Reporting to the U.S. Pacific Fleet in the autumn of 1943, Bunker Hill participated in carrier operations during: the crucial carrier air raid on the major Imperial Japanese Navy base at Rabaul, along with the USS Essex and the USS Independence on 11 November 1943; Gilbert Islands operation, including support of the landings on Tarawa Atoll (13 November – 8 December); the air raids on Kavieng in support of the amphibious landings in the Bismarck Archipelago (25 December 1943, 1 January, and 4 January 1944); air raids in the Marshall Islands (29 January – 8 February); the huge carrier air raids on Truk Atoll (17–18 February), during which eight I.J.N. warships were sunk; air raids on the Marianas Islands (Guam, Saipan, and Tinian) (23 February); air raids on Palau, Yap, Ulithi, and Woleai in the Palau Islands (30 March – 1 April); air raids on Truk, Satawan, and Ponape in the Caroline Islands (29 April – 1 May); raids in support of the U.S. Army landings around Hollandia (21–28 April); combat operations in the Marianas in support of the amphibious landings on Saipan and Guam (12 June – 10 August), including the titanic Battle of the Philippine Sea, just west of the Marianas.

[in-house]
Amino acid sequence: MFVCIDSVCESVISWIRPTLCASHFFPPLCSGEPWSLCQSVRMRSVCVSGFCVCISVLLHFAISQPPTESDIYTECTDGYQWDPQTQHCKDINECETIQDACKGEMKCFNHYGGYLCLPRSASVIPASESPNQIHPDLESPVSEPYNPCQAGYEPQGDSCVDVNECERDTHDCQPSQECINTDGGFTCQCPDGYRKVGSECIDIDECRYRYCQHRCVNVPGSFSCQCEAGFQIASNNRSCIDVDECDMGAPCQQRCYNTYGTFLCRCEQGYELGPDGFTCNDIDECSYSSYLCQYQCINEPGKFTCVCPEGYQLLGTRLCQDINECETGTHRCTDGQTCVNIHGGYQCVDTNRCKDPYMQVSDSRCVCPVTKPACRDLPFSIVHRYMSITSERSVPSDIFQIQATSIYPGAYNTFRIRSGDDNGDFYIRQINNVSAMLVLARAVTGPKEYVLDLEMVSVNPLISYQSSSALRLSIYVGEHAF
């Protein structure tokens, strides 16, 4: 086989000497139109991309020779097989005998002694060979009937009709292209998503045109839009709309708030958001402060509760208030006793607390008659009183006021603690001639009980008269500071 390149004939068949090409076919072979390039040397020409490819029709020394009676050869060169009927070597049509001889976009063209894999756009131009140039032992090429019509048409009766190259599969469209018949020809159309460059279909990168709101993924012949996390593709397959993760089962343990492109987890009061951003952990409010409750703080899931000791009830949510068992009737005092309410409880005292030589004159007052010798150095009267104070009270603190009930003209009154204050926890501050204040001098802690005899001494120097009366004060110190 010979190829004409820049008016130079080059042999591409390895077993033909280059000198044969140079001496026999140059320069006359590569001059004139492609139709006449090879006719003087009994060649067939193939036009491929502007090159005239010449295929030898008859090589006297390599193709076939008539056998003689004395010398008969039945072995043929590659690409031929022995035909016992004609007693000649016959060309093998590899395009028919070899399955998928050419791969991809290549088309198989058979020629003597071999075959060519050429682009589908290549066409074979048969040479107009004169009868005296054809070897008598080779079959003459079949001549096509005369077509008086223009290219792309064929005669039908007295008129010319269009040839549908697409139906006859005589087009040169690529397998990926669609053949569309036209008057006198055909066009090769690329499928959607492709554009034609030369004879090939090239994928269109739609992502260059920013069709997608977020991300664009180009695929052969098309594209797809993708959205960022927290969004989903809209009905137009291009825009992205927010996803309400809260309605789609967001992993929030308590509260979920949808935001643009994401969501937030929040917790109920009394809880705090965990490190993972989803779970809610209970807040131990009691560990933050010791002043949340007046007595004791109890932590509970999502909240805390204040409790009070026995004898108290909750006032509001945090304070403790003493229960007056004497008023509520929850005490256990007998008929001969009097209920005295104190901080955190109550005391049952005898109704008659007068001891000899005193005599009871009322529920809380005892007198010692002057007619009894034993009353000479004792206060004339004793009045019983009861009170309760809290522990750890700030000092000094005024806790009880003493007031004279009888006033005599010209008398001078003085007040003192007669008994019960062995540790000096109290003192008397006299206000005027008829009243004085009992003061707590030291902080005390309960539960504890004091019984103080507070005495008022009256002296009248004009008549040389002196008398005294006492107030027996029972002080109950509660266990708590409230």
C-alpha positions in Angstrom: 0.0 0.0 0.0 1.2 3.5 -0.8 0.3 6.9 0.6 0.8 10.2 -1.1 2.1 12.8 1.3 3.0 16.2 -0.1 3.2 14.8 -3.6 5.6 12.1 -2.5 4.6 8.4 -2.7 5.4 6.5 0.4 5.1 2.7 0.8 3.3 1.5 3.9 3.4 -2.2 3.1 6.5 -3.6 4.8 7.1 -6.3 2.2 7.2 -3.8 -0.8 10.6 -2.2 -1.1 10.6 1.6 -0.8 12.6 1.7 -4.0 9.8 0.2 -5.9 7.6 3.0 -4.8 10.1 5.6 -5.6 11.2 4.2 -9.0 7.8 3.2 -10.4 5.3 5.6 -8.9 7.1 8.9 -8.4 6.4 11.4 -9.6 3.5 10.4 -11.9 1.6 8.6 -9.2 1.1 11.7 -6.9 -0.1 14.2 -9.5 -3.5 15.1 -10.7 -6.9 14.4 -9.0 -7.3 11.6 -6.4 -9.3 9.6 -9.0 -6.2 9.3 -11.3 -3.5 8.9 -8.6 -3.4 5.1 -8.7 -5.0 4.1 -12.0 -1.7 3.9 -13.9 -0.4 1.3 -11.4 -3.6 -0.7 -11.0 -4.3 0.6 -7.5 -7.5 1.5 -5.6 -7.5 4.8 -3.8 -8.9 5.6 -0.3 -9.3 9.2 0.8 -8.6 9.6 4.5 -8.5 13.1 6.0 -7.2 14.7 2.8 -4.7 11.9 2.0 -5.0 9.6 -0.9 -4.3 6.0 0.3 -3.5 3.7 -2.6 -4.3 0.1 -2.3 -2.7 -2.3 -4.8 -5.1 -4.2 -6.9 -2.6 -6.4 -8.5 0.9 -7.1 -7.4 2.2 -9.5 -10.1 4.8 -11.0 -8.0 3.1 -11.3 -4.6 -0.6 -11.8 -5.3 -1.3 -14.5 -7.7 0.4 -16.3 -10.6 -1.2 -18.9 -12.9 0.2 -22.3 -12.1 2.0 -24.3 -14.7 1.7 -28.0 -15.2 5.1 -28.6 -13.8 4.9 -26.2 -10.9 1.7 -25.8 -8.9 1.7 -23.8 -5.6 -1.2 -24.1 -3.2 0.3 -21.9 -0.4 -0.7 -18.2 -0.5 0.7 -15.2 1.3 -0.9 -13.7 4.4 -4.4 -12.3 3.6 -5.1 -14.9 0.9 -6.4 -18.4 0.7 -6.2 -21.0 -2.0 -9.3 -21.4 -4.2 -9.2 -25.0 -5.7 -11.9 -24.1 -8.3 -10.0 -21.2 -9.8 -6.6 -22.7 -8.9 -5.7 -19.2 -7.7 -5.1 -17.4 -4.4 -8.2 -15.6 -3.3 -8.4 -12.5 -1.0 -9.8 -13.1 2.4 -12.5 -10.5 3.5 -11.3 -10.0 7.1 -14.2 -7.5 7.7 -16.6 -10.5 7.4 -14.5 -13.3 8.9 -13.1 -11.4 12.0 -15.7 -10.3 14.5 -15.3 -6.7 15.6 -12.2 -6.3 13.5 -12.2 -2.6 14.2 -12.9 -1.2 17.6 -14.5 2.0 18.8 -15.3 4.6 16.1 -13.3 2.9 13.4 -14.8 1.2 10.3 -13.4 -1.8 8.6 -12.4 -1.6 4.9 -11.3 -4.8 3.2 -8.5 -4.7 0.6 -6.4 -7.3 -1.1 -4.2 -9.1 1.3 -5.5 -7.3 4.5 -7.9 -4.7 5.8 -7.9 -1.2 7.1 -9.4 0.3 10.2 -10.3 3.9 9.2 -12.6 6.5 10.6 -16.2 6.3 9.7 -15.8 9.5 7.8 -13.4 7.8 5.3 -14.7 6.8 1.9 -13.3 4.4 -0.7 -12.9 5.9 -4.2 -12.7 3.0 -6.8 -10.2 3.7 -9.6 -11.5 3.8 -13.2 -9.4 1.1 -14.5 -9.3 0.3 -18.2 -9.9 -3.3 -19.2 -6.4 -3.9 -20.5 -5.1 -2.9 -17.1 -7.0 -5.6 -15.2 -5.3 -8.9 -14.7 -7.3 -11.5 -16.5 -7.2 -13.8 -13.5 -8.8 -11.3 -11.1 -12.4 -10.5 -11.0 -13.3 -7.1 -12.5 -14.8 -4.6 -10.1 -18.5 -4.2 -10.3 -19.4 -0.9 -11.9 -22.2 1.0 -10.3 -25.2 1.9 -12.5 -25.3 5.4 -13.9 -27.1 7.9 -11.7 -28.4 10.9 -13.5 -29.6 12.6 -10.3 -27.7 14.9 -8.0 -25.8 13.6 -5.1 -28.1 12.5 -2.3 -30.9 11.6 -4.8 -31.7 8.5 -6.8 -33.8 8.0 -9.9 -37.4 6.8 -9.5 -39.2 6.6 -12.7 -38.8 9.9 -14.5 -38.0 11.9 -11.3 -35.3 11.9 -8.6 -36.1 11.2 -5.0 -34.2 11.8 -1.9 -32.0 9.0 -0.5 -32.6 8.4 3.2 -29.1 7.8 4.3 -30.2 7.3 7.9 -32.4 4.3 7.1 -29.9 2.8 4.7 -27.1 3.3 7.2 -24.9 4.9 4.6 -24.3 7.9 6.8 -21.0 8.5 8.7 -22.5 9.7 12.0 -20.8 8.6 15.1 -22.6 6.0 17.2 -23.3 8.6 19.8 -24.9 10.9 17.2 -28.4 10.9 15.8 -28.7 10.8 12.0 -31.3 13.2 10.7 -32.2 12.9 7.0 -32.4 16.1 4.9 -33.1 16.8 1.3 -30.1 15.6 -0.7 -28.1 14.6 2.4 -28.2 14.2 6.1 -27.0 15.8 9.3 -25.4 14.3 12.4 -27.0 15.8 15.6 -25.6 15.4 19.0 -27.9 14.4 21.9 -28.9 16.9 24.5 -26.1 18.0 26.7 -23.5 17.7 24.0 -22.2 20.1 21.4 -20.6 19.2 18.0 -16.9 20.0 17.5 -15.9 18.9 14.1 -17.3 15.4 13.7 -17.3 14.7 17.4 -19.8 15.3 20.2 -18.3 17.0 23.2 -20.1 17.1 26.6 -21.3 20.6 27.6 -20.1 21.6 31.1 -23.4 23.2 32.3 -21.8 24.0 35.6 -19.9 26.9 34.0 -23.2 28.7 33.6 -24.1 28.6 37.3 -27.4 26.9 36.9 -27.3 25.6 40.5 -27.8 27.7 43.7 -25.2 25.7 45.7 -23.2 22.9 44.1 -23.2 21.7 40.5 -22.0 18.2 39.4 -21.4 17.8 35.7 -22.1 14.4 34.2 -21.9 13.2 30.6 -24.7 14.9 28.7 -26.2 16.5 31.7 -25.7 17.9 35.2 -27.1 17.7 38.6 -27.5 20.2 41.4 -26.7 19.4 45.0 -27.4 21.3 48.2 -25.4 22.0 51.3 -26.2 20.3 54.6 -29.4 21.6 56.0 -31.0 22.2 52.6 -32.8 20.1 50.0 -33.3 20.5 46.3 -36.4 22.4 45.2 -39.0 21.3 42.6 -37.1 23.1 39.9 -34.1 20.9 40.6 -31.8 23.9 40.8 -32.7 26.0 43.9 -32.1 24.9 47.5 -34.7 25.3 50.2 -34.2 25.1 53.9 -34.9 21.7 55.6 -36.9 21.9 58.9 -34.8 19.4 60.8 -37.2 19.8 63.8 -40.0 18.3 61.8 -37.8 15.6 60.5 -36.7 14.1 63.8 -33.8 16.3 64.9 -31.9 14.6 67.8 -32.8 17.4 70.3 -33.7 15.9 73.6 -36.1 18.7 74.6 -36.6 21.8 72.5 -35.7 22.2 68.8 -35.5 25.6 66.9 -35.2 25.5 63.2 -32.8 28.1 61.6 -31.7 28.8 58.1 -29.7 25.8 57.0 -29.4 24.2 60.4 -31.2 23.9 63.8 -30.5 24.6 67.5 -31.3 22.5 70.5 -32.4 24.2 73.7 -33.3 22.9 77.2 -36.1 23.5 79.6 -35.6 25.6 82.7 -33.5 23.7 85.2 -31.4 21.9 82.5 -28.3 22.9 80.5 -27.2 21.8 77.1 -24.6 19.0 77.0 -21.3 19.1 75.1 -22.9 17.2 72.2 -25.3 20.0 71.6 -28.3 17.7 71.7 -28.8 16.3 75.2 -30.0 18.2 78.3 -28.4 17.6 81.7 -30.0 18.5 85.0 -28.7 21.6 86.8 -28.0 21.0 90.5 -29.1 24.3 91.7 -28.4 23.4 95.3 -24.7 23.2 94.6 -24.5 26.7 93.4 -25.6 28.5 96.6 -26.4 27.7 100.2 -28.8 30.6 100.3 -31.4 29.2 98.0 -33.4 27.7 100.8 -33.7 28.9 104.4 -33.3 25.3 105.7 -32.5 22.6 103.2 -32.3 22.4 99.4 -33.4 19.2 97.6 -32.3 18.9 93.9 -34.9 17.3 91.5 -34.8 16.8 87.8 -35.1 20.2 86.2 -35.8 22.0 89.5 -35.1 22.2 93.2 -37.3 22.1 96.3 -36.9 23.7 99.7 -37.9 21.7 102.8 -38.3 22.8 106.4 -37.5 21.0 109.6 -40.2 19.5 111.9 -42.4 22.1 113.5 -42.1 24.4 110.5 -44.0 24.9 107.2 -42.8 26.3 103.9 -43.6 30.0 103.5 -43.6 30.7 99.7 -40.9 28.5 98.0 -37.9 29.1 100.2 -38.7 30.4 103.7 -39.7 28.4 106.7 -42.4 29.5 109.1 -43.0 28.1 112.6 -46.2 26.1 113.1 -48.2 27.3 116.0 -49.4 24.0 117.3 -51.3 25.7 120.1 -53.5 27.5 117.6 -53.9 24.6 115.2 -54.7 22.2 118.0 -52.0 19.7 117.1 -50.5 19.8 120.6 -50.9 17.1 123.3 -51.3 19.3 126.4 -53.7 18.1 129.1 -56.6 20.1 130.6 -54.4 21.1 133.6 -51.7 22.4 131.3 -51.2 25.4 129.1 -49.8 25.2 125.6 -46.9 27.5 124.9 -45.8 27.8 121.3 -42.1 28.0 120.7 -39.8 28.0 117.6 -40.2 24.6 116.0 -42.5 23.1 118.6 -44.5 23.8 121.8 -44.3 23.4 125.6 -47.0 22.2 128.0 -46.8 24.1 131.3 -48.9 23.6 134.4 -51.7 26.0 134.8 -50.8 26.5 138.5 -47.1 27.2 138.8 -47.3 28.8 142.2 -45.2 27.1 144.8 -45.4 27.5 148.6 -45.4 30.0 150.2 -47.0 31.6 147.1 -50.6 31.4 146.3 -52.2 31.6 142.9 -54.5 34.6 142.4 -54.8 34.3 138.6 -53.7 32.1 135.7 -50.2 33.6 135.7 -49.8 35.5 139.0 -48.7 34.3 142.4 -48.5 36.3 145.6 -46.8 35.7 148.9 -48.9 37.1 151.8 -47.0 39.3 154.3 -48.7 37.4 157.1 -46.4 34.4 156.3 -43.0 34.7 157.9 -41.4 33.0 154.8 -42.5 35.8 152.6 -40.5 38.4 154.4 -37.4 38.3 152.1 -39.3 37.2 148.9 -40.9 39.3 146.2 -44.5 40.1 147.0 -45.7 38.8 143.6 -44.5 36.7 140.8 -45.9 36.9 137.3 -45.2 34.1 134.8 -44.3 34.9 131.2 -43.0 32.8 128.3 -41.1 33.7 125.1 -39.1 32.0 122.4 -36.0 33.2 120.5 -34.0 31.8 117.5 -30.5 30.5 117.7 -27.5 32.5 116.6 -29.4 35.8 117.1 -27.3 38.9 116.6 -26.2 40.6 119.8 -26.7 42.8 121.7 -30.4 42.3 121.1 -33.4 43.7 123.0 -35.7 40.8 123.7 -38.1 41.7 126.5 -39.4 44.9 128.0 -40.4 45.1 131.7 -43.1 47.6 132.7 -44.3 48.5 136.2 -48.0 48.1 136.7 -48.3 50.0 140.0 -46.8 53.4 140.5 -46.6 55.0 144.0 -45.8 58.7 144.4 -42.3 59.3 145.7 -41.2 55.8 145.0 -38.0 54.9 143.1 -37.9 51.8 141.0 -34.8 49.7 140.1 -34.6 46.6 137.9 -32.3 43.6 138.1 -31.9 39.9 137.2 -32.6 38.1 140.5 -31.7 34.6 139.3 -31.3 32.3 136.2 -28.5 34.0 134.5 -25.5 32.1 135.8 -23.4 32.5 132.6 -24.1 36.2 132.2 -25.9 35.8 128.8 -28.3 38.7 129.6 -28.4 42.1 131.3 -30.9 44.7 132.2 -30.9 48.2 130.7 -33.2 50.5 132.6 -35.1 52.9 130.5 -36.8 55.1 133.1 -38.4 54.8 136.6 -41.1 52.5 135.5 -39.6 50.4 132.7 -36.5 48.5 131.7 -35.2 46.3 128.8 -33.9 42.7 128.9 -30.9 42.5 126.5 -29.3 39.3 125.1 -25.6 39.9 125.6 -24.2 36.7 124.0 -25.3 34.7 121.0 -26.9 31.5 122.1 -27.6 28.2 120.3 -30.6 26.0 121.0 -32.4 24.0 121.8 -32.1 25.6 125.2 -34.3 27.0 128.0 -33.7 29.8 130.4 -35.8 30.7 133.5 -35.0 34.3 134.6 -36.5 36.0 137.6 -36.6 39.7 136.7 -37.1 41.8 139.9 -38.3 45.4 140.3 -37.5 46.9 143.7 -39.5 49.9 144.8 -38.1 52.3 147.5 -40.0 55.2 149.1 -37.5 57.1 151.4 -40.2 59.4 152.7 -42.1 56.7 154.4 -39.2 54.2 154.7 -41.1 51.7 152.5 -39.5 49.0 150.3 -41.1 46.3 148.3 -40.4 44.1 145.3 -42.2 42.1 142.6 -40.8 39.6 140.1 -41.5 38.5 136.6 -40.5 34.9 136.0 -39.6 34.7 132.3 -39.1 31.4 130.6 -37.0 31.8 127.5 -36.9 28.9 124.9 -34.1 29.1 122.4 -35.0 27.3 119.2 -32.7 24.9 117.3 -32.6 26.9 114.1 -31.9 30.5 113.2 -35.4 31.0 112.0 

USS Bunker Hill under attack, 19 June 1944.

    On 19 June 1944, during the opening phases of the landings in the Marianas, Bunker Hill was damaged when the explosion of a Japanese aerial bomb scattered shrapnel fragments across the decks and the sides of the aircraft carrier. Two sailors were killed, and about 80 more were wounded. Bunker Hill continued to fight, with her antiaircraft fire shooting down a few IJN warplanes.

    During the Battle of the Philippine Sea, about 476 Japanese warplanes were destroyed, nearly all of them shot down by Navy F6F Hellcat fighter planes, such as those carried by Bunker Hill

    During September, Bunker Hill carried out air raids in the Western Caroline Islands, and then she and her task force steamed a to the north to launch air raids on Luzon, Formosa, and Okinawa, through early November.

    On 6 November 1944, Bunker Hill steamed eastward from the forward area, and she was taken to the Bremerton Naval Shipyard, for a period of major overhaul/upkeep work and weaponry upgrades, as all warships must undergo periodically. She departed from the Port of Bremerton on 24 January 1945, and then she steamed westward back into the combat area in the Western Pacific.


    Kamikaze pilot Ensign Kiyoshi Ogawa, flying the second Zero, hit Bunker Hill on 11 May 1945.

    During the remaining months of World War II, Bunker Hill fought in the Battle of Iwo Jima; the 5th Fleet raids against Honshū and the Nansei Shoto (15 February – 4 March); and the 5th and 3rd Fleet raids in support of the Battle of Okinawa. On 7 April 1945, Bunker Hill's planes took part in an attack by the Fast Carrier Task Force of the Pacific Fleet on Imperial Japanese Navy forces in the East China Sea. The superbattleship Yamato, one light cruiser, and four destroyers were sunk during this Operation Ten-Go, as it was called by the Japanese Navy.

    After two kamikazes strikes in 30 seconds.

    Transfer of wounded from USS Bunker Hill to USS Wilkes Barre.